Negative Signaling Mechanisms
Exhausted CD8+ T cells exhibit reduced effector function often in association with upregulation of co-inhibitory receptors such as PD-1, cytotoxic T-lymphocyte associated antigen 4 (CTLA-4), T-cell immunoglobulin and mucin domain-containing protein (Tim-3) (37–41). Of these, PD1-PD-L1 interactions have so far received the greatest attention as a target for tumor immune therapy. Ligation of PD-L1 to PD-1 receptors on T cells impairs downstream TCR signaling to inhibit their immune activation (33). A brief overview of how PD-1 expression is regulated in general is given by Bally et al. (42). The role of PD-1-PD-L1 in HBV-specific CD8+ T cell dysfunction (37, 38, 43–46) has been intensively investigated. Sustained PD-1upregulation is correlated with HBV-specific T cell dysfunction during CHB (18, 43) and PD-L1 expression on peripheral blood was shown to be upregulated in CHB patients (47). PD-L1 expression could also be induced on hepatocytes by type I and type II interferons (48). Anti-PD-L1 treatment on CHB patient-derived peripheral and intrahepatic HBV-specific CD8+ T cells enhanced IFNγ expression in vitro (38, 44), suggesting the immune restoration potential of PD-1 blockade. However, promising results of the in vitro studies do not necessarily assure therapeutic value in vivo. In HBV transgenic mice, antibody blockade, as well as genetic removal of PD-1 signaling, increased the frequency of HBV-specific CD8+ T cells, but the majority of HBV-specific CD8+ T cells remained dysfunctional (37). Importantly, a recent clinical study by Gane et al. showed that treatment of HBeAg negative CHB patients with a single dose of the PD-1 antibody Nivolumab resulted in modest HBsAg reduction within 24 weeks without any adverse events (46), and only one out of 10 patients exhibited HBsAg seroconversion and strong induction of HBV-specific CD8+ T cell responses. While the results were encouraging, the therapeutic impact of PD-1 signaling blockade was rather marginal. The data raises the possibility that other yet unknown co-regulatory molecules are present to suppress HBV-specific CD8+ T cell responses. Simultaneous blockade of multiple inhibitory receptors seems to improve therapeutic potential. In vivo co-blockade of PD-1/LAG-3 and PD-1/Tim-3 during LCMV infection synergistically enhanced CD8+ T cell responses (49, 50). Dual PD-1/CTLA-4 pathway blockade showed similar synergism in partially reversing HBV-specific CD8+ T cell exhaustion in vitro (51) There is a paucity of data on the impact of multiple target blockade in CHB, and the nature and extent of negative regulatory molecules’ co-regulation and expression may differ between patients. Personalized T cell characterization may be required for optimized treatment to reverse T cell exhaustion.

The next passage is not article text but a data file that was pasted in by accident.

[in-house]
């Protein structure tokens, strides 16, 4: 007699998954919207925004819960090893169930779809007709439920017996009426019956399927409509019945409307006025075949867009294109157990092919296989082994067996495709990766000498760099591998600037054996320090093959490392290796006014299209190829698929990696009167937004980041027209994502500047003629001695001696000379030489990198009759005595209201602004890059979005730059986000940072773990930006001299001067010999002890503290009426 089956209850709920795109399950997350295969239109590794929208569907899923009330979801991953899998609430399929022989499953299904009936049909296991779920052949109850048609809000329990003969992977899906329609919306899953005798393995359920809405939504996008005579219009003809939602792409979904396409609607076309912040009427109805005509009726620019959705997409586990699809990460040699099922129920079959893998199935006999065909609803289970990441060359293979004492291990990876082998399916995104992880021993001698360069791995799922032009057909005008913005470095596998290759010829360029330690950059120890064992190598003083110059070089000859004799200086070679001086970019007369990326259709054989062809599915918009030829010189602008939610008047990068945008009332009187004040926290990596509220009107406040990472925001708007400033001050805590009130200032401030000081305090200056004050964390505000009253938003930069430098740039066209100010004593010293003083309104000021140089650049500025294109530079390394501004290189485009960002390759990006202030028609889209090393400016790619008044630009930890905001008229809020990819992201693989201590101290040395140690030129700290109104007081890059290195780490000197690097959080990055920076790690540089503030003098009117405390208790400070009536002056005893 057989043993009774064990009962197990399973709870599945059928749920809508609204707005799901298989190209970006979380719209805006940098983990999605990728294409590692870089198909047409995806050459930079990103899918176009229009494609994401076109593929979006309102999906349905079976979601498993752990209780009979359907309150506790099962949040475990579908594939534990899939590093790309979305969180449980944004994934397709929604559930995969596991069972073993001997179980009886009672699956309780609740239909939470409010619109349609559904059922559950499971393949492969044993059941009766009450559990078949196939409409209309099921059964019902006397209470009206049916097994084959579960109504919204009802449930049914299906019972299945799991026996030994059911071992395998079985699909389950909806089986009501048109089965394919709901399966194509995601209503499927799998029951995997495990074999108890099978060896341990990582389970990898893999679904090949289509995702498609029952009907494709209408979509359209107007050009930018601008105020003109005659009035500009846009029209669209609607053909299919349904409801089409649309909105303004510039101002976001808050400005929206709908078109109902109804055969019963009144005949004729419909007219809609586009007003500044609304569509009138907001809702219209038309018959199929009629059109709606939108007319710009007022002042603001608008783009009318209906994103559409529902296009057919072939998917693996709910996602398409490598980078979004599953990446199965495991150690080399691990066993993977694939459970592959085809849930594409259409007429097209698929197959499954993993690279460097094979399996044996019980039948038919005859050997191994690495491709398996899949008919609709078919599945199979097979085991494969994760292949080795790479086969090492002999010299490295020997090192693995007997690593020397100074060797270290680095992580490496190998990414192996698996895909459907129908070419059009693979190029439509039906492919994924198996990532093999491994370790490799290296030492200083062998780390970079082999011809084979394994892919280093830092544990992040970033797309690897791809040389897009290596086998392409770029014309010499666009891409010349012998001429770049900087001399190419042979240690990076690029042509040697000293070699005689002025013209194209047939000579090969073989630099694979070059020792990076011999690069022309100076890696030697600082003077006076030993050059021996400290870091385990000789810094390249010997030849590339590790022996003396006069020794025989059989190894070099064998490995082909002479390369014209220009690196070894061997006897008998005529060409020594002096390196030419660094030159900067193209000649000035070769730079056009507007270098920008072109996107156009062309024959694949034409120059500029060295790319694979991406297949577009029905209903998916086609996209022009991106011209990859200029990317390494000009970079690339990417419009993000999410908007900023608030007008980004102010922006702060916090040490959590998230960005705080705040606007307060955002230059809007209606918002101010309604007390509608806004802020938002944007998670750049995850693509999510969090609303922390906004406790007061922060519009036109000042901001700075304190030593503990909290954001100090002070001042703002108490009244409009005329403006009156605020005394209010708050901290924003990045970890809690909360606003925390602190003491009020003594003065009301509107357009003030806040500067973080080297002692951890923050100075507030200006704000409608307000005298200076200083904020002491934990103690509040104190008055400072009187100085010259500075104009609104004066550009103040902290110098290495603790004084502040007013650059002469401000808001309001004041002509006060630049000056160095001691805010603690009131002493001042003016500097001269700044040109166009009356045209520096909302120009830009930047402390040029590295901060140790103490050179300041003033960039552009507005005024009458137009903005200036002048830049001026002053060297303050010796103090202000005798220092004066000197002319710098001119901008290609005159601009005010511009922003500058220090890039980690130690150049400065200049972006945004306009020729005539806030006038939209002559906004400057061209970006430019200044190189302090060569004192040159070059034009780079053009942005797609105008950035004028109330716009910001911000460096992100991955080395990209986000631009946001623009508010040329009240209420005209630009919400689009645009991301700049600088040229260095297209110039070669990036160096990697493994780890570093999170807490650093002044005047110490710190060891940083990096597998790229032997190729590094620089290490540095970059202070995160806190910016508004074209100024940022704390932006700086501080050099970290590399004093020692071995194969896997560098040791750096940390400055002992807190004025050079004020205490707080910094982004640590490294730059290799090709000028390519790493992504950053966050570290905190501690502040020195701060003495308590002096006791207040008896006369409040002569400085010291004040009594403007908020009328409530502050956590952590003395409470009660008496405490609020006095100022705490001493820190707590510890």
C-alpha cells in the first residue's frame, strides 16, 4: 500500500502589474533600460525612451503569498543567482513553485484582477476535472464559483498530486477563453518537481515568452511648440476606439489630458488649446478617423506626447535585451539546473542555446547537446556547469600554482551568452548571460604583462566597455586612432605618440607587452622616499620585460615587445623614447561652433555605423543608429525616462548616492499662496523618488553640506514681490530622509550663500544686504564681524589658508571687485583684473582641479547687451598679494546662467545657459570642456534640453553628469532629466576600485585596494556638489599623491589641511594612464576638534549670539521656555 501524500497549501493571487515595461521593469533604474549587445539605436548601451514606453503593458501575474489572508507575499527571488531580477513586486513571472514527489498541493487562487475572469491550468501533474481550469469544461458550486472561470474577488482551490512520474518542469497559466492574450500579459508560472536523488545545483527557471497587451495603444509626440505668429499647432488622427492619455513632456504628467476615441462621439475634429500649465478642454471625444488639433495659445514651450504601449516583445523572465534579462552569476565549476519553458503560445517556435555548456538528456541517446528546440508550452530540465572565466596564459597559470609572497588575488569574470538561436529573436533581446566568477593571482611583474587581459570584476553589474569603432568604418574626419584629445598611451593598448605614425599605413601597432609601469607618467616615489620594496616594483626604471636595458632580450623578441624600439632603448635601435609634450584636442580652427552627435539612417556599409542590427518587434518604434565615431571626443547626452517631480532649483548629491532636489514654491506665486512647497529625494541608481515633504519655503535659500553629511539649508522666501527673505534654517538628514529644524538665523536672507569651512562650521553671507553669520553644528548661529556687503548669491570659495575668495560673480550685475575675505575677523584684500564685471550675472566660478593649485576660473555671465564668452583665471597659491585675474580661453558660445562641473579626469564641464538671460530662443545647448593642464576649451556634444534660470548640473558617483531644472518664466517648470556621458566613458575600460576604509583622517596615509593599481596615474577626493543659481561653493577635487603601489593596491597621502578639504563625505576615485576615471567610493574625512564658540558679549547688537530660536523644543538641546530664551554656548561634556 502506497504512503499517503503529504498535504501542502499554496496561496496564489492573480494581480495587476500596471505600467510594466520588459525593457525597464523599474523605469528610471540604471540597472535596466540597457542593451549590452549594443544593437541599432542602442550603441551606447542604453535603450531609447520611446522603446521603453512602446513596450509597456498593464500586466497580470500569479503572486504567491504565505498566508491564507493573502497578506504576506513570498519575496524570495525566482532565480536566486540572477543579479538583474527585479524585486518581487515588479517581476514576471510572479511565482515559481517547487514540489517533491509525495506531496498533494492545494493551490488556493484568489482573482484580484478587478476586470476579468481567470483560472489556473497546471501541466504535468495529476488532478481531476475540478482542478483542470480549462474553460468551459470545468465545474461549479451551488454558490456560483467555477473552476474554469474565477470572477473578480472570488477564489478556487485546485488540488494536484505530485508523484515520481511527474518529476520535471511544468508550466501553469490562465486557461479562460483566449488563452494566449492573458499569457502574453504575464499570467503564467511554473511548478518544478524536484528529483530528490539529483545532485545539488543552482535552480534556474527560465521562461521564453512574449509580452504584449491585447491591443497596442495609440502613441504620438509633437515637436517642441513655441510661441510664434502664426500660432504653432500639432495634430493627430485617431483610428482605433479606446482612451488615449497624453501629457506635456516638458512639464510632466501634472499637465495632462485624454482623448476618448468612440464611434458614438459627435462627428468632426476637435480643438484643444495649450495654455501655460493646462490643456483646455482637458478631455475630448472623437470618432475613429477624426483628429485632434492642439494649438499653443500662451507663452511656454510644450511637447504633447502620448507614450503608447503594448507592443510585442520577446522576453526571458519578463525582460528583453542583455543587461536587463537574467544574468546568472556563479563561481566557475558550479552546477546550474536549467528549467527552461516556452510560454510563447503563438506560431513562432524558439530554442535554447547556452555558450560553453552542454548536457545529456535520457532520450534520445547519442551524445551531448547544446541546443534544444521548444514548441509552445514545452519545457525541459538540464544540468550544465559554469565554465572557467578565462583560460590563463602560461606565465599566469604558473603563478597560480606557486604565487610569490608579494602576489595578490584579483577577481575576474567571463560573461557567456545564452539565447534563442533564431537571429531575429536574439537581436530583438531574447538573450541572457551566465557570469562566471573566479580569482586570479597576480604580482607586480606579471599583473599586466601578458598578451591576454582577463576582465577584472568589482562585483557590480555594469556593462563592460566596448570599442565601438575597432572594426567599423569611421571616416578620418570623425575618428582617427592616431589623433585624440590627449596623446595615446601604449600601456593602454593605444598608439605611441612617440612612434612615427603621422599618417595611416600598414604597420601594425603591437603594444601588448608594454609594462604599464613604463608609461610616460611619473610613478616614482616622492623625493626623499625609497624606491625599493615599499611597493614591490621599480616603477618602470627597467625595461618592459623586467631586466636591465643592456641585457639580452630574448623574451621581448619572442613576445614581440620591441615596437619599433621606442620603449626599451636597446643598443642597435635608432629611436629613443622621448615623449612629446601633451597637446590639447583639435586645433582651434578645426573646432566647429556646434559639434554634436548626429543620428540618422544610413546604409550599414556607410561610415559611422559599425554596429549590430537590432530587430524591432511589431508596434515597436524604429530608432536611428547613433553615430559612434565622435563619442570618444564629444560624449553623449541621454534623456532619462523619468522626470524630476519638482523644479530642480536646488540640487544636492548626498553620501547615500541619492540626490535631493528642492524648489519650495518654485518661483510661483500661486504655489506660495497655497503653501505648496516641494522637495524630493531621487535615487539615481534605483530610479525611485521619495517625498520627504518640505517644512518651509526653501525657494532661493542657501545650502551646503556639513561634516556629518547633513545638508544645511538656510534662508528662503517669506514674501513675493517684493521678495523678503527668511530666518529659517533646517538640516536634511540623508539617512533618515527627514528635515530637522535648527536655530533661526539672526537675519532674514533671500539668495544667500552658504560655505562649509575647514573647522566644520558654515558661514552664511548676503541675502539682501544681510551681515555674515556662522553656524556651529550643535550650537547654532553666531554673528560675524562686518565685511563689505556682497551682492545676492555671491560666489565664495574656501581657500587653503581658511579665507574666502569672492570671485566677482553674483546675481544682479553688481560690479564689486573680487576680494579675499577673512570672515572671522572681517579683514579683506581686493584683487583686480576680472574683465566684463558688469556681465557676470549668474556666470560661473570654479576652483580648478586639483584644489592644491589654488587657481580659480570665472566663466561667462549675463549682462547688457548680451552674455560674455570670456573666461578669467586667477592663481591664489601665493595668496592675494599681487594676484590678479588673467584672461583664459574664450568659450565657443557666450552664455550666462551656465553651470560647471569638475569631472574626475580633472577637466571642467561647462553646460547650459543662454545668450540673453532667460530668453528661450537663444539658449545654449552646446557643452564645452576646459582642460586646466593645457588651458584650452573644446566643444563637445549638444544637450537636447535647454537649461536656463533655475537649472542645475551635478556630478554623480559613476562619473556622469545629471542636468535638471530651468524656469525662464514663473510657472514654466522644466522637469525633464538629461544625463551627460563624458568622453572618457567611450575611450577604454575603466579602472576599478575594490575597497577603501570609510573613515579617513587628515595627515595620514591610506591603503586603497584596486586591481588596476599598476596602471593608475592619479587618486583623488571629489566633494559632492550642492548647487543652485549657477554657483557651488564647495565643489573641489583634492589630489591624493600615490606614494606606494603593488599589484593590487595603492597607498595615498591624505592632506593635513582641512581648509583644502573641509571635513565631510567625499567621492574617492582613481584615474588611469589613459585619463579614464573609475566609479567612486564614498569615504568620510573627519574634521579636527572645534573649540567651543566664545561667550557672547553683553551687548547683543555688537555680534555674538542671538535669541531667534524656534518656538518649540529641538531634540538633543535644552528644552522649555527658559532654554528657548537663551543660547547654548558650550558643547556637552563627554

Metabolic Dysregulation in T Cells